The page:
The executive order is notable in that it represents the first serious attempt by the U.S. government to develop a comprehensive, government-wide policy on supply chains.  The fact that President Biden is taking this step during his second month in office only underscores the extent to which supply chains have become a critical issue in such a short period of time.

While the immediate cause of this increased focus may have been the pandemic, the text of the order evidences that the Administration’s concerns go beyond COVID.  Indeed, the U.S. government has been working on a new regulatory structure for the Information and Communications Technology and Services (“ICTS”) supply chain for over a year, as we previously advised here.

Continue Reading President Biden Signs Executive Order on US Supply Chains

On 1 January 2021, the Japan-UK Comprehensive Economic Partnership Agreement (Japan-UK CEPA) came into force, after only a few months of intense negotiations. Japan and the UK embarked on formal negotiations on 9 June 2020 and reached an agreement in principle on the deal on 11 September 2020. This remarkably speedy achievement reflected enormous pressure from business leaders to have a deal in place before the end of the UK-EU transition period on 31 December 2020, at which point the UK was to lose coverage under the existing Japan-EU Economic Partnership  Agreement (EPA) in light of Brexit.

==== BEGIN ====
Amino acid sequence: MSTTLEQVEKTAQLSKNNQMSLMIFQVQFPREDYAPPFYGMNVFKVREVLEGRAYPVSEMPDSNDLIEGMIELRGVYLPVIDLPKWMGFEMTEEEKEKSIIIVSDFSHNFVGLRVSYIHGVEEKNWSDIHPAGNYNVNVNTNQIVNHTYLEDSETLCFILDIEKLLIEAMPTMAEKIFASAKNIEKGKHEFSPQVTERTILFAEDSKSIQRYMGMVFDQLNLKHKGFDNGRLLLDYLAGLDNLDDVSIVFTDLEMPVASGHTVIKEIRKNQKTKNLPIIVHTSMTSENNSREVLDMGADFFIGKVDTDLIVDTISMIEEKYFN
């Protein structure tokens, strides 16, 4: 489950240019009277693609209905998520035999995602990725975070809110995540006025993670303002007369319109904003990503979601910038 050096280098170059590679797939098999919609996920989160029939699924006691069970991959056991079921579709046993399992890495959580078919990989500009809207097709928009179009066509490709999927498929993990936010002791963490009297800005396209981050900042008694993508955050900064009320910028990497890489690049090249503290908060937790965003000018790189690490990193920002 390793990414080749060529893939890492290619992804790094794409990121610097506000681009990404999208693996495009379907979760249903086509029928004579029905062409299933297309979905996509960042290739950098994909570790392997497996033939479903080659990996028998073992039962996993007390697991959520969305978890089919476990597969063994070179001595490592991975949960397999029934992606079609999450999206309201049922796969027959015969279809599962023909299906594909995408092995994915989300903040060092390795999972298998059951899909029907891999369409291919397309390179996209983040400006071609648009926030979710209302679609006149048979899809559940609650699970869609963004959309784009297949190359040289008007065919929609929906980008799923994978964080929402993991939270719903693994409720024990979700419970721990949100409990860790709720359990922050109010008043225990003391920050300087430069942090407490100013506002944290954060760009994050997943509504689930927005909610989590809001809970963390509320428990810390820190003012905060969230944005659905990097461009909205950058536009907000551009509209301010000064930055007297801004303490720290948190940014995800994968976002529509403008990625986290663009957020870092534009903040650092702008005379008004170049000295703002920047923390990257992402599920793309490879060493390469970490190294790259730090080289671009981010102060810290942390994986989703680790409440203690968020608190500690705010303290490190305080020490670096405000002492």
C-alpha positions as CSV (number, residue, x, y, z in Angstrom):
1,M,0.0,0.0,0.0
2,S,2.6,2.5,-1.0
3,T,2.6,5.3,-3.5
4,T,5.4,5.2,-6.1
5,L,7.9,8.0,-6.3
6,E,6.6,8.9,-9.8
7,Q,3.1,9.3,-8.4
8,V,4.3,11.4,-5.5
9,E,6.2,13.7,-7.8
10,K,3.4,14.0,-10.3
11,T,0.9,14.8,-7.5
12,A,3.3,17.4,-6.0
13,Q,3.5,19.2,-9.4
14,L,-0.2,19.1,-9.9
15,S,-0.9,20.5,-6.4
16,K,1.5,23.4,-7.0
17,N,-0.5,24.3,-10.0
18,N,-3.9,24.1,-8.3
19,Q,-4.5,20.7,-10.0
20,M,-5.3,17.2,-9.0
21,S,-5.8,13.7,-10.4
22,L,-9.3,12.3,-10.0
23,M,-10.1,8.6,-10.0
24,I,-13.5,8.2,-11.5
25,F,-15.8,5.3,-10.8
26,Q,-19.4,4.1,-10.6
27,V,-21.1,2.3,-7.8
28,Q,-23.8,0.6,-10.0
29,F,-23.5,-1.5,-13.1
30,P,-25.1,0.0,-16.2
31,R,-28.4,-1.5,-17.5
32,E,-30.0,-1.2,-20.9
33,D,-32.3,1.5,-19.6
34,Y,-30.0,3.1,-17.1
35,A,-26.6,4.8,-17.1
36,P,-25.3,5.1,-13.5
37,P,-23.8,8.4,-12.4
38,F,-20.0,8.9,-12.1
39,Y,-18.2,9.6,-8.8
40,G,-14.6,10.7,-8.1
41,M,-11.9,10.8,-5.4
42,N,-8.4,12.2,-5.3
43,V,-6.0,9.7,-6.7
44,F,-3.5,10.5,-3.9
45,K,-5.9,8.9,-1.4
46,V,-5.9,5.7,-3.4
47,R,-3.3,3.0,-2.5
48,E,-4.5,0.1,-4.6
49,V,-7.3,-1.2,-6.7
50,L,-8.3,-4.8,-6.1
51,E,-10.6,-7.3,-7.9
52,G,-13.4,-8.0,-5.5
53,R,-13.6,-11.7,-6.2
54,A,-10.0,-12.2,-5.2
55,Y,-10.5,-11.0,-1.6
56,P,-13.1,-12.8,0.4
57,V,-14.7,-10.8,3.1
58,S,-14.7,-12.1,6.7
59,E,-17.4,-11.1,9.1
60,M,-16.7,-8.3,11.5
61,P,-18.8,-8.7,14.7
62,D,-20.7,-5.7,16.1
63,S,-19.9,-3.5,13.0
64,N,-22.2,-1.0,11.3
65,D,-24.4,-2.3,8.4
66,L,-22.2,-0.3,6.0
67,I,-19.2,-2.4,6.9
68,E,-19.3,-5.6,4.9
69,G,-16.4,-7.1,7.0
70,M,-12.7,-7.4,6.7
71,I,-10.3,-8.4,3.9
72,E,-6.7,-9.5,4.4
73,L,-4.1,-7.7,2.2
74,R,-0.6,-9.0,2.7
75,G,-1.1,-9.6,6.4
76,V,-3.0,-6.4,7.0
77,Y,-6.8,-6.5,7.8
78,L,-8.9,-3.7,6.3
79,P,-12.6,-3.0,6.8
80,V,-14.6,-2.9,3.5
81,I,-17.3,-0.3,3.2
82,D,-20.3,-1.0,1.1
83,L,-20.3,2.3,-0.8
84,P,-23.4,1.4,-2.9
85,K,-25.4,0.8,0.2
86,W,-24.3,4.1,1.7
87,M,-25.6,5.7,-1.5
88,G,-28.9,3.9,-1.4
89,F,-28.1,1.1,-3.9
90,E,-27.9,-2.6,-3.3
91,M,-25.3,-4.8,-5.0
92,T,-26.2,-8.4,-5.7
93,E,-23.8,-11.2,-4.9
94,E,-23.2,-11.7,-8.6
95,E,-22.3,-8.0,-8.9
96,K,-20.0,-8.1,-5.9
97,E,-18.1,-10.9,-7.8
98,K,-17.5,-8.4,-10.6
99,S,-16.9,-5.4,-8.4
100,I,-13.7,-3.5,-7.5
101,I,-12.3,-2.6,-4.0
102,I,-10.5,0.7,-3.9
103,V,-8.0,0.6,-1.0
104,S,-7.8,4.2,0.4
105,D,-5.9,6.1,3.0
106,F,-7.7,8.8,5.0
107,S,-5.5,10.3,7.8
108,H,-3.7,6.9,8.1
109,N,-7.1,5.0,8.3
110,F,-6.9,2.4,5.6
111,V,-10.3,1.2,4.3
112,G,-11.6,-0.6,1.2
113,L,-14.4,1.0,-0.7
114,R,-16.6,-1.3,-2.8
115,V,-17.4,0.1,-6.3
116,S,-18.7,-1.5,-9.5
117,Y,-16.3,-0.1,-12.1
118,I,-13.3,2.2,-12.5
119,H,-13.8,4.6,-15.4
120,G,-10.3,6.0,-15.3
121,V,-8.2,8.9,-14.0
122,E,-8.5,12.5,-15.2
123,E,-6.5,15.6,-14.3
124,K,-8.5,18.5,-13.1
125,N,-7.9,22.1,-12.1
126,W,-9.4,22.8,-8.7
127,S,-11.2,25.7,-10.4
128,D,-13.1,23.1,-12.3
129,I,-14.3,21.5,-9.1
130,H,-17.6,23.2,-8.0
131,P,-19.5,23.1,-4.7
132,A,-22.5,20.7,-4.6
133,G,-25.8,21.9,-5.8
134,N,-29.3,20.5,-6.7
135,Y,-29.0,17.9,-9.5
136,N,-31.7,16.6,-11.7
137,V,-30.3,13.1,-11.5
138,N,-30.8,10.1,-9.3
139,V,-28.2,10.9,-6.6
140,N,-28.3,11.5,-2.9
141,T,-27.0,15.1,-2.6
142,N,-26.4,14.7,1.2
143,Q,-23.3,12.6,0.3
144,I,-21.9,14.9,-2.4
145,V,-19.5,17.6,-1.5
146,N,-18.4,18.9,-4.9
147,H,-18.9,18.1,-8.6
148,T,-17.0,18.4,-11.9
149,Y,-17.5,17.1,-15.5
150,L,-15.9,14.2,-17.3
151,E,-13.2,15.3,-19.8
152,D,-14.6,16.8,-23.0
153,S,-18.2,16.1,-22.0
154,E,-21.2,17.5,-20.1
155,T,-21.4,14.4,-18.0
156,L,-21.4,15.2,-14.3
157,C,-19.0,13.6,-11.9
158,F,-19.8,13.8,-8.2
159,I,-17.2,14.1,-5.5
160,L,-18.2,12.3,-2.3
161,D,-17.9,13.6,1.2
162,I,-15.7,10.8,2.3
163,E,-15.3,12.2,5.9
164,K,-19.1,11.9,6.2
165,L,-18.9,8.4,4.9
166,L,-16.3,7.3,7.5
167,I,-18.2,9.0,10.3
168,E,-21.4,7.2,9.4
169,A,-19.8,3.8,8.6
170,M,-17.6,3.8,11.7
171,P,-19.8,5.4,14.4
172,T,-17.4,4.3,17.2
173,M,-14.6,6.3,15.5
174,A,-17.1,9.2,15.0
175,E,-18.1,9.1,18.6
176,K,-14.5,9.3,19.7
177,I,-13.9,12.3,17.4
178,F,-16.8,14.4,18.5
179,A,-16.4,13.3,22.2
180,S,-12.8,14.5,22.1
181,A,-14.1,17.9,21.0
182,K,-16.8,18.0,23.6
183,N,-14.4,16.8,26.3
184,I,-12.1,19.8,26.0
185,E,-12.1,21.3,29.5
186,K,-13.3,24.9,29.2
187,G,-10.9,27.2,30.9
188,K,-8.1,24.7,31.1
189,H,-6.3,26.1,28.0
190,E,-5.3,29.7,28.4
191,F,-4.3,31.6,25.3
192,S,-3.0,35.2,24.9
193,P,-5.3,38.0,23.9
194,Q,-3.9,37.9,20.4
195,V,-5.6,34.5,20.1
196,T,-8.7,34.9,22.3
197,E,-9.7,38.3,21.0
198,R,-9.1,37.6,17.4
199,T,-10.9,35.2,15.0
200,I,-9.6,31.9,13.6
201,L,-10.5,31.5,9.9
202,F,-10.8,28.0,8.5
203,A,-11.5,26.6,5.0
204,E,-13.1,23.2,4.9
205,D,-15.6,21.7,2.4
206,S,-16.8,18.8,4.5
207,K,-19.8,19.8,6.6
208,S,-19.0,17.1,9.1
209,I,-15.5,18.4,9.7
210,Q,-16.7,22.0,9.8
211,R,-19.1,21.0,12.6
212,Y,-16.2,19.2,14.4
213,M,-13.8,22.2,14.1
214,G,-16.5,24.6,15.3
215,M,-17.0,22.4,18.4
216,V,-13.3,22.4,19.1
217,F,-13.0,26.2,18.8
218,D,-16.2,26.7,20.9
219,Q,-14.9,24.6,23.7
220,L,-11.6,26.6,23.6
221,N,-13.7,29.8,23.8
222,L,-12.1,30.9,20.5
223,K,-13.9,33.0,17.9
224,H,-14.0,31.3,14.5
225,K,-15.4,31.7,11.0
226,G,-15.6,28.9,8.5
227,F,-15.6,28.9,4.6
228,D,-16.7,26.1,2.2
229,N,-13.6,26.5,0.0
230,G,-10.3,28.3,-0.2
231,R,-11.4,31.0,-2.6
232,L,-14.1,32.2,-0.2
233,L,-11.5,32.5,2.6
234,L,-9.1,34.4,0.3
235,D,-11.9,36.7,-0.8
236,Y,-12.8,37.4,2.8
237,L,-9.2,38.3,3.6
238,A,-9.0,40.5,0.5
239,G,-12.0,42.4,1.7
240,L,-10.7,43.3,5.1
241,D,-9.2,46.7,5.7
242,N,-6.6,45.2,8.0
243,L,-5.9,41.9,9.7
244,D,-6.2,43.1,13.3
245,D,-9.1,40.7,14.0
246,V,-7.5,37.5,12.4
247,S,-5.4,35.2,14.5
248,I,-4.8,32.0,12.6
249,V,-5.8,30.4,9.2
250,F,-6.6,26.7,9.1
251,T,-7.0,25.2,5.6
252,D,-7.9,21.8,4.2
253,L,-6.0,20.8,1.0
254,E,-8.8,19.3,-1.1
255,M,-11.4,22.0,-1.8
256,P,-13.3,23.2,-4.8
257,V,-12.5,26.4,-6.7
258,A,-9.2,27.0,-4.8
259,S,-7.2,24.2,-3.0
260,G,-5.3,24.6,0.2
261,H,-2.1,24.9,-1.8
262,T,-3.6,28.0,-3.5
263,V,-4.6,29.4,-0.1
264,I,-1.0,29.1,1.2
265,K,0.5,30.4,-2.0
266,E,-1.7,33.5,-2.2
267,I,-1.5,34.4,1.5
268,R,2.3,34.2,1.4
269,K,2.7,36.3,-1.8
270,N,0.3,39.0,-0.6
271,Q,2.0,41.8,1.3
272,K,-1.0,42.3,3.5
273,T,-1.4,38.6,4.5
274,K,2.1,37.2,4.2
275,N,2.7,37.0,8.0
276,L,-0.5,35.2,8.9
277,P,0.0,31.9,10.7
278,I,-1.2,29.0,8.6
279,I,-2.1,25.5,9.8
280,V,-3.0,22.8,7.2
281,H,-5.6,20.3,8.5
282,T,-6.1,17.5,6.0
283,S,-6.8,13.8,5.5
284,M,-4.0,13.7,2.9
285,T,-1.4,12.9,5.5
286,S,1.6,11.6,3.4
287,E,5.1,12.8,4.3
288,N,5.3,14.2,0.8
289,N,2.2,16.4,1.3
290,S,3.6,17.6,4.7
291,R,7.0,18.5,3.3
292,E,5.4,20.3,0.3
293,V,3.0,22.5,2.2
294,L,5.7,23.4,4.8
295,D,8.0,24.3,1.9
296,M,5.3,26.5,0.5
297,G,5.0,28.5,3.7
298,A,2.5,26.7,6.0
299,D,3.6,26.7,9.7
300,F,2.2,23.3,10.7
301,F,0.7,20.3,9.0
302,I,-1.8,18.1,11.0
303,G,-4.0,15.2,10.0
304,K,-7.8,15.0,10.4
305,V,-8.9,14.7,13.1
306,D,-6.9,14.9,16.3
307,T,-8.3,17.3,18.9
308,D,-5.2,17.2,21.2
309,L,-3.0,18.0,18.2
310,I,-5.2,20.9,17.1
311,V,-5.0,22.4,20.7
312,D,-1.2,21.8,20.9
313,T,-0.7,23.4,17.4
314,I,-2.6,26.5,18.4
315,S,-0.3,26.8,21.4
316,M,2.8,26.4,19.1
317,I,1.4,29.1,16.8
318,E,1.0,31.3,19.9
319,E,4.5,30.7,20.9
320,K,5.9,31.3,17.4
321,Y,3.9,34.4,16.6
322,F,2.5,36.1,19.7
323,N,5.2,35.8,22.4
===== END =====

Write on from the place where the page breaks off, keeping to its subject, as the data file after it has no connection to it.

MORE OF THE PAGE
The Japan-UK CEPA, essentially a “rollover” of the prior Japan-EU EPA, ensures that business between the two countries avoided falling back onto minimum WTO trading terms. Indeed, early data suggest the Japan-UK CEPA accomplished its goal: according to a survey conducted by the Japan External Trade Organization in early 2021, roughly 10% of survey participants already rely on the terms of the Japan-UK CEPA. Moreover, over 80% of other survey participants are considering relying on CEPA in the future.

To fully benefit from the Japan-UK CEPA, importers as well as exporters of goods need to understand how and when they can claim preferential tariff treatment. Once preferential tariff treatment is granted, customs duties will be reduced or eliminated completely on originating goods.

Continue Reading Rules of Origin Under the Japan-UK Comprehensive Economic Partnership Agreement

The European Commission published its Communication on An Open, Sustainable and Assertive Trade Policy on 18 February 2021 (the Communication). This follows a consultation on the EU’s Trade Policy Review which closed in November 2020.